She was 16 and in labour. But that was not what scared the living daylights out of her.
She had, after all, carried the pregnancy for nine months and was fully aware that childbirth was what lay at the end of those months. But she was a prisoner held at the notorious military detention facility known as Giwa barracks in Borno state, Northeast Nigeria. What childbirth help could possibly come to her?
The other women in the cell immediately rallied together and tried to help her in that limited way that womanhood could afford a non-professional.
Finally, some prison officials took her to the facility’s clinic, which was in terrible shape. There, a doctor attended to her. It was around 11 p.m. By 1 a.m., her child finally shrieked its way into the world. It was a boy. Immediately after, she was taken back to the cell.
“There was no special care,” says Bintu Muhammad, now 22.
How did a 16 year-0ld girl end up in a cell in Giwa Barracks?
“Boko Haram,” she answers.
It was 2014, and she had been married for a year and a half when the insurgents began to advance nearer and nearer to her village in the Gwoza Local Government Area. Before then, the insurgency had been a slow distant drumming whose sounds she and her family heard faintly but never really had the misfortune of facing directly. But it started to come closer. Then one day, they stormed the village. Then they did it again. And again.
“Boko Haram had not done anything to us at the time,” she admits. “But they often came in and went out of our town. And then there was some chaos in the neighbouring villages as well.”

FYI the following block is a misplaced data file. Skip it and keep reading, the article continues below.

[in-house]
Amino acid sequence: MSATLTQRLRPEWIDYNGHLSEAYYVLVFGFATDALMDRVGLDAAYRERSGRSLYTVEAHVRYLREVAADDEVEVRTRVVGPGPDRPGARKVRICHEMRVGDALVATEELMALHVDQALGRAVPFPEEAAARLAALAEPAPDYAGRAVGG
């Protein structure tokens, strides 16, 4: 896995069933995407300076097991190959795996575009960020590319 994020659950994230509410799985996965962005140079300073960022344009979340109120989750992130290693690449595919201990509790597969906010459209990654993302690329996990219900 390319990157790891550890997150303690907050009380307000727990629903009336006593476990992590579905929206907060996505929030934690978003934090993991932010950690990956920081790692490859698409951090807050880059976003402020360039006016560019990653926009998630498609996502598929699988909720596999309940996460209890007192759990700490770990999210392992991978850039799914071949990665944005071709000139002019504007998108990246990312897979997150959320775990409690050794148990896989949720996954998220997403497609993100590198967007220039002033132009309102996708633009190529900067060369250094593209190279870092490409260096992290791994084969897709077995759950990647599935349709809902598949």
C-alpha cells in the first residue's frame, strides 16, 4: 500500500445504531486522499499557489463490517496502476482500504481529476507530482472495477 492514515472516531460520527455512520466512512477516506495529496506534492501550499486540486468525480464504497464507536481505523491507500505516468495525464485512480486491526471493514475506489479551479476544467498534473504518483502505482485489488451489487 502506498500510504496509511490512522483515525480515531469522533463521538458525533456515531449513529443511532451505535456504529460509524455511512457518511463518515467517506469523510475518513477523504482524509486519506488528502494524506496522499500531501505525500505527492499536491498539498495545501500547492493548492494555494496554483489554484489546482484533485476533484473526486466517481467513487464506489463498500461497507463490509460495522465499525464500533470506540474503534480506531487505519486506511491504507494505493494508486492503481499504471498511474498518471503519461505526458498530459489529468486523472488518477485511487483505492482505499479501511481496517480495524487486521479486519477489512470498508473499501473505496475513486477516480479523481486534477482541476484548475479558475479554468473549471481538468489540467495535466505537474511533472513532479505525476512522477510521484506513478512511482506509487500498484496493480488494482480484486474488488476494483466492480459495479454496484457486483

Together with her young husband, Musa, they decided to flee to the state capital, Maiduguri, before things got out of hand. She was four months pregnant at the time.
Shortly after this decision, before they could make any real plans to actualise it, the roads leading to Gwoza came under attack and effectively became blocked. They did not know how to escape. Then luckily, during the counter-insurgency attempts, the military invaded the village and the opportunity to flee presented itself. They took it. They were not alone. Many of the village’s residents also fled.
When they reached Gwoza, they were intercepted and held at a police station, told that their village head had been summoned and that as soon as he arrived and identified them, he would lead them away to continue their journey to safety. Bintu and her husband saw no problem with this, especially as it was easy for insurgents to move around like that unidentified. It seemed a reasonable security measure. But they went on to be held there for 15 days. It was very confusing, she says.
“We didn’t know why we were being held. My husband was a farmer. There were many villagers who knew us.” But most of those villagers were also being held in similar conditions and in similar circumstances.
Finally, on the 16th day, they were transferred to Maiduguri. They were informed they would be taken to one of the camps for internally displaced persons, which had been recently set up as people trooped out of their villages in search of safety, and that from there, their parents would be traced and contacted so that they could hand them over to them.
Instead, they were transported to Giwa barracks, a military detention centre inside Maiduguri, on allegations of being affiliated with Boko Haram insurgents. Bintu had no idea where those allegations came from.
Thousands of displaced persons fleeing the insurgency in Nigeria’s northeast were caught up in this web, especially between 2014 and 2015. About a thousand of them were cleared and released last year after many years in detention, but many more remain in detention.
Once at Giwa barracks, Bintu and her husband were separated, him taken to the male section and she to the female section. She never saw him again after that day.